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Kimber break-in period?!? What's the deal??

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  • lastchance1701d

    New Member
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    Jun 4, 2009
    Fort Worth, TX
    I got impatient waiting to find any SA Loaded Champions to come around for my carry gun, and when I was in my local gun shop the other day I came across a Kimber SIS Pro. I have heard some negative things about Kimber, and I am sure some of it is true and some is just bias. Nevertheless, my good friend loves his Kimber CDP ultra. After sleeping on it for a night I went back and bought it. I went to the range this past weekend to begin the break process, and after the first 50 rounds everything was just peachy. Then it started having feed problems where the bullet would get caught halfway in the barrel. At first it was only when I loaded a clip and racked it, then it started doing while shooting. I asked Dave, the guy that runs the range, about it and he said it just needed to be broken in. I cleaned and lubricated the gun before this range outing, so I no it isn't that. Does anyone know anything about this? Any advice or suggestions? Thanks for the help.


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    Sep 20, 2008
    Kimber recommends the break in period for a reason.... I have never had a problem with a properly "broken in" 1911, and they all require some form of break in.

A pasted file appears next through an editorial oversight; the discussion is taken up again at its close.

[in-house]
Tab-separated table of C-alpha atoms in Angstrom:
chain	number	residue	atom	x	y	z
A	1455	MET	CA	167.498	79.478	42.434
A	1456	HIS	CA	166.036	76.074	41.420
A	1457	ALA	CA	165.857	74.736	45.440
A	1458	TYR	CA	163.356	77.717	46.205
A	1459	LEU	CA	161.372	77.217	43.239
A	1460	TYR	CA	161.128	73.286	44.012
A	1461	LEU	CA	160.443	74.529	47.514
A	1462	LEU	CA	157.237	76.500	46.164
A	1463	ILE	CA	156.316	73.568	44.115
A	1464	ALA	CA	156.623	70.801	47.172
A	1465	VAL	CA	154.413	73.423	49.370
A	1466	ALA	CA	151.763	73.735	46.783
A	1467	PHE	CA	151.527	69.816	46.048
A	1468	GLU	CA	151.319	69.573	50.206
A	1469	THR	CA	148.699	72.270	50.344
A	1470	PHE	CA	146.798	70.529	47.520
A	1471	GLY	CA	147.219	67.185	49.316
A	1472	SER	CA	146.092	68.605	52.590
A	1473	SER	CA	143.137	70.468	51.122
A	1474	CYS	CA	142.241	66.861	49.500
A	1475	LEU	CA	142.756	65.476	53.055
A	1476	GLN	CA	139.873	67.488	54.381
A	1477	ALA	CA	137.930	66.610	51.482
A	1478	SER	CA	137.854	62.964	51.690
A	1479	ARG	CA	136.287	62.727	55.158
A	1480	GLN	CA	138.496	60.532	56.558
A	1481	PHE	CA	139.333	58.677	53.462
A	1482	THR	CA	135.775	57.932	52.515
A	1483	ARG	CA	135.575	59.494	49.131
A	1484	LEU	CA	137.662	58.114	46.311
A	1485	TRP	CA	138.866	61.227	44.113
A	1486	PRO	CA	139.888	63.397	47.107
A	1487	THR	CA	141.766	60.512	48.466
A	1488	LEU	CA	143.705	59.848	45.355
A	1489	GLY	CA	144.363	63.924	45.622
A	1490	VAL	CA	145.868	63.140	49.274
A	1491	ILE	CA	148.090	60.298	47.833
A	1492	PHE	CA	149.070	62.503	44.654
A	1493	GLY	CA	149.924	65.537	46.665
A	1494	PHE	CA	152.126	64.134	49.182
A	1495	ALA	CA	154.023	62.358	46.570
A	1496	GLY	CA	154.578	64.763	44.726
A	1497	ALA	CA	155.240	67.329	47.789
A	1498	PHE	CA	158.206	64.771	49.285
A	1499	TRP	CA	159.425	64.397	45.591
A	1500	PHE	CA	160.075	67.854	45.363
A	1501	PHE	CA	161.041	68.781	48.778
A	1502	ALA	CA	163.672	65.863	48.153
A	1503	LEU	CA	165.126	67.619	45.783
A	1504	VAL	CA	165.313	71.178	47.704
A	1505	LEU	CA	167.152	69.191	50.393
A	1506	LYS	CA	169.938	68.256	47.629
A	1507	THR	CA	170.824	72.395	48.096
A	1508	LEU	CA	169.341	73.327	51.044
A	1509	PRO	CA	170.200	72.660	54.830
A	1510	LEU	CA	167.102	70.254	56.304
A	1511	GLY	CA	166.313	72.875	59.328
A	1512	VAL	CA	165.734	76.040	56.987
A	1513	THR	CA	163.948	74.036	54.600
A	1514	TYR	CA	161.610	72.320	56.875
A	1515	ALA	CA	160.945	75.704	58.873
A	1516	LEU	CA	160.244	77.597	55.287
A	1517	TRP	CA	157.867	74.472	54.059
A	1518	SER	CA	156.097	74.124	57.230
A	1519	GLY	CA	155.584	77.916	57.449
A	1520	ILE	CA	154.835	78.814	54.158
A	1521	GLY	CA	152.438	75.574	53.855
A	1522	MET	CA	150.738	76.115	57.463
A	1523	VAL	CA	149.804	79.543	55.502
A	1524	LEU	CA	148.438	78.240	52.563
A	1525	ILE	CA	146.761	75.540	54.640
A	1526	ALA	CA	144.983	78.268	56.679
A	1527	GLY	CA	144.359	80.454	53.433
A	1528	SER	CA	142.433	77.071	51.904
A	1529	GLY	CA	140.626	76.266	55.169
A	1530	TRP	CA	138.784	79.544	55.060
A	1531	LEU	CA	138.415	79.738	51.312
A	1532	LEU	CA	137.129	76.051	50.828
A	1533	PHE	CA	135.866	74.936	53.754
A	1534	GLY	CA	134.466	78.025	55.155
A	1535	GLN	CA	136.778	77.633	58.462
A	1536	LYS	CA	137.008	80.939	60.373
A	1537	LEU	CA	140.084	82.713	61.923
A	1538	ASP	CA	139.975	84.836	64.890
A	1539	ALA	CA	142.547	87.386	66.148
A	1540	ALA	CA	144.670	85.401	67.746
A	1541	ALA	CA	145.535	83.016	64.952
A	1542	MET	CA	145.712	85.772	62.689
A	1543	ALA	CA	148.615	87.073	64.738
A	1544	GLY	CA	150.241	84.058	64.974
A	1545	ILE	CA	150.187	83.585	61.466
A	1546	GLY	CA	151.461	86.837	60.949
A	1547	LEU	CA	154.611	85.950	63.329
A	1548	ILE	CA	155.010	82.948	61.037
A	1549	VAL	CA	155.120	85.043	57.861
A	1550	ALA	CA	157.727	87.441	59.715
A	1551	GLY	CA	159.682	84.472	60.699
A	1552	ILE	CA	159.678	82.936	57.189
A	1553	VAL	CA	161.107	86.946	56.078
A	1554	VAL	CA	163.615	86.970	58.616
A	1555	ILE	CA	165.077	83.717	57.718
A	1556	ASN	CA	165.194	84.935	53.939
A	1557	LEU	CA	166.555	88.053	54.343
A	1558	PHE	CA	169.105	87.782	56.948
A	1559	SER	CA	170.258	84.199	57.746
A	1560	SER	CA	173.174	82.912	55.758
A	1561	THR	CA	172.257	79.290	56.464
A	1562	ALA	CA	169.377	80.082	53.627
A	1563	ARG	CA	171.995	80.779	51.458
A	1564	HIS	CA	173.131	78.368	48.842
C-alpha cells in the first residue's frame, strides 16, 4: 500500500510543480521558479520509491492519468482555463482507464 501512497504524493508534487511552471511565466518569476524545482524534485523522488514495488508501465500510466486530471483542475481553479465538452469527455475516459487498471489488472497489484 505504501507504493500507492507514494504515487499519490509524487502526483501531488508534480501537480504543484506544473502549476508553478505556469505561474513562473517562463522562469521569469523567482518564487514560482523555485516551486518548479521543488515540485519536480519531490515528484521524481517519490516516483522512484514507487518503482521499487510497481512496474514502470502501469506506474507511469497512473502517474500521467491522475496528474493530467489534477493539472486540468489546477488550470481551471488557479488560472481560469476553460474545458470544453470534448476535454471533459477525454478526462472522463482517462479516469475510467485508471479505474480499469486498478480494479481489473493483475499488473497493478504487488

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    May 29, 2017
    Austin, TX
    1911s have alot of friction, especially when they are new and the surfaces are rough from machining. Some of the Kimbers run out of the box flawlessly and others don't. The difference is simply the tolerances they are built with. Some are tighter than others, and in my opinion, some are excessively tight, and thus would require a significant break-in period.

    I would routinely clean the gun every range trip to remove any slurry or debris that will build up on the slide rails and on other places like the barrel --> frame interface.


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    Oct 22, 2008
    DFW Keller
    What's been said.... Kimber says 500 rounds to break in, and apparently they won't take a gun back for warranty for feed or ejections problems before such time. (although I don't know how they could verify x amount of rounds) That's one of my issues with Kimber. Good gosh, polish the feed ramp a little and save the buyer $400 in ammo just breaking the darn thing in. SA doesn't require this and there's is a production gun too. Oh, I know some would say the Kimbers are extra tight... but I call BS on that. A tight fit shouldn't cause feed problems. It's just there short cuts in production.

    But let me say, as long as you have an internal extractor version you will get that Kimber to perform and be reliable. So don't through the baby out with the bath water as they say. And once it reaches a reliable state, you're good to go.


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    Mar 11, 2008